Re: Idiotic Claims for Scalia’s Recusal

by Matthew J. Franck

Like Ed Whelan, I find it appalling–but sadly, not very surprising–that victims of Anti-Scalia Derangement Syndrome have seized on the comments Justice Scalia made a week ago at Princeton to argue that he should recuse himself in the DOMA and Prop 8 cases.  David Dow, Bill Press, and Michael Russnow are either too ill-educated to recognize the form of a reductio ad absurdum argument–which, as I explained last week, is what Scalia employed in the Romer and Lawrence cases and defended in answer to a Princeton student’s question–or they would rather vent their spleens than stop and think.

Let me add a little more context to what Scalia said in Princeton’s Richardson Auditorium last Monday, where I was present to hear him.  Yes, as Ed points out, he was speaking of opinions he published years ago, not about the pending same-sex marriage cases, and so there can be no possible basis for his recusal in the pending cases.  Moreover, when Scalia took the very last question, from someone who asked him to offer an interpretation of the Religious Freedom Restoration Act of 1993, he remarked that the Court had never yet had to interpret that statute, that he was aware of a number of active federal lawsuits involving its application (plainly he was alluding to the many suits against the HHS contraception mandate), and that he could therefore not answer the question.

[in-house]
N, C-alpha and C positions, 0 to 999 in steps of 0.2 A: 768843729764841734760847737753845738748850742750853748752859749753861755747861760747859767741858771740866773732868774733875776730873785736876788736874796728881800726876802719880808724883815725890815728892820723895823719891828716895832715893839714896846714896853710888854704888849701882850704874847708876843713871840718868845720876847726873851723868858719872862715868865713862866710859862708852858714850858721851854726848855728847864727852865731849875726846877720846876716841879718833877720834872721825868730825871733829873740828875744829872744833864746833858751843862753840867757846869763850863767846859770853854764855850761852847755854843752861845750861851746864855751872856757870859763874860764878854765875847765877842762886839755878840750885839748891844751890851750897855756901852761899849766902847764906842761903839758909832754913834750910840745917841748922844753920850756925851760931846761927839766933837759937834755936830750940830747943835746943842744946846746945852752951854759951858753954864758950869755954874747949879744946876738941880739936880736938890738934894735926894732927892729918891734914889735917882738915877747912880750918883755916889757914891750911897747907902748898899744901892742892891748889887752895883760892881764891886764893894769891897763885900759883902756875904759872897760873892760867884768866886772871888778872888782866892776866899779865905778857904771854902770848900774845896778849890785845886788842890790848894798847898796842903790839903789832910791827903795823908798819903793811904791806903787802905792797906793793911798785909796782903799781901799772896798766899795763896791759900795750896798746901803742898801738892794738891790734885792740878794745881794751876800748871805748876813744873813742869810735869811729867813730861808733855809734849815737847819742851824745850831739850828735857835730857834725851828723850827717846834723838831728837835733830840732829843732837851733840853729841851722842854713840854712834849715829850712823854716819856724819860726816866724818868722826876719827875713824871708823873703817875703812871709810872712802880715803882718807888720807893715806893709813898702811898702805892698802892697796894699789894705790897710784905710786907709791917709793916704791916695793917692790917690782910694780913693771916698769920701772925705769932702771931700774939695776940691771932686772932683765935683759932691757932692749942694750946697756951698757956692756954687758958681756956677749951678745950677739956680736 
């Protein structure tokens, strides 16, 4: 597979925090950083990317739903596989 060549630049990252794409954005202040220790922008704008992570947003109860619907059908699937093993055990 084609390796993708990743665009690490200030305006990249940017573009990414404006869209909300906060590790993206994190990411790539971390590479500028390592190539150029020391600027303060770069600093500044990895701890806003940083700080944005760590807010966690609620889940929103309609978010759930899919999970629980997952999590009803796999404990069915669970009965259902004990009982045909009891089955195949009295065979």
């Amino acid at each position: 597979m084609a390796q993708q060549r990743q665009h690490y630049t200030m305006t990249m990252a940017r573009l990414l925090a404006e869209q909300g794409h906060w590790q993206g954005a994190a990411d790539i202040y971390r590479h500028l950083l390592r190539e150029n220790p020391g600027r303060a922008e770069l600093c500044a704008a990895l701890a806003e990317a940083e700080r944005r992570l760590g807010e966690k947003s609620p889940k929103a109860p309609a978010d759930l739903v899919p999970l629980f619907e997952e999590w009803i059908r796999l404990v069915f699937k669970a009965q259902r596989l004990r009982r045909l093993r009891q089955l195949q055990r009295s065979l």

Clearly, Justice Scalia knows exactly what it is permissible for him to discuss, under the standards of recusal ethics, and what it is not permissible for him to discuss.  As for his excitable enemies, it is equally plain how little they know.

UPDATE: Ed Whelan e-mails to remind me of a RFRA case the Court has decided that Justice Scalia did not recall in his answer to a question last week–and that I forgot as well: Gonzales v. O Centro Espirita Beneficenti Uniao do Vegetal, decided in 2006.  Presumably Scalia could have discussed that case, in which Chief Justice Roberts wrote for an 8-0 unanimous Court.  But with the HHS mandate cases on the horizon, he was wise not to answer the question posed to him, which was fairly closely keyed to the characteristics of those cases.  In answering the earlier question he did take, about his own published views in Romer and Lawrence, he was in no way discussing the quite distinct issues at stake in the DOMA and Prop 8 cases, nor prejudging the merits of those cases.

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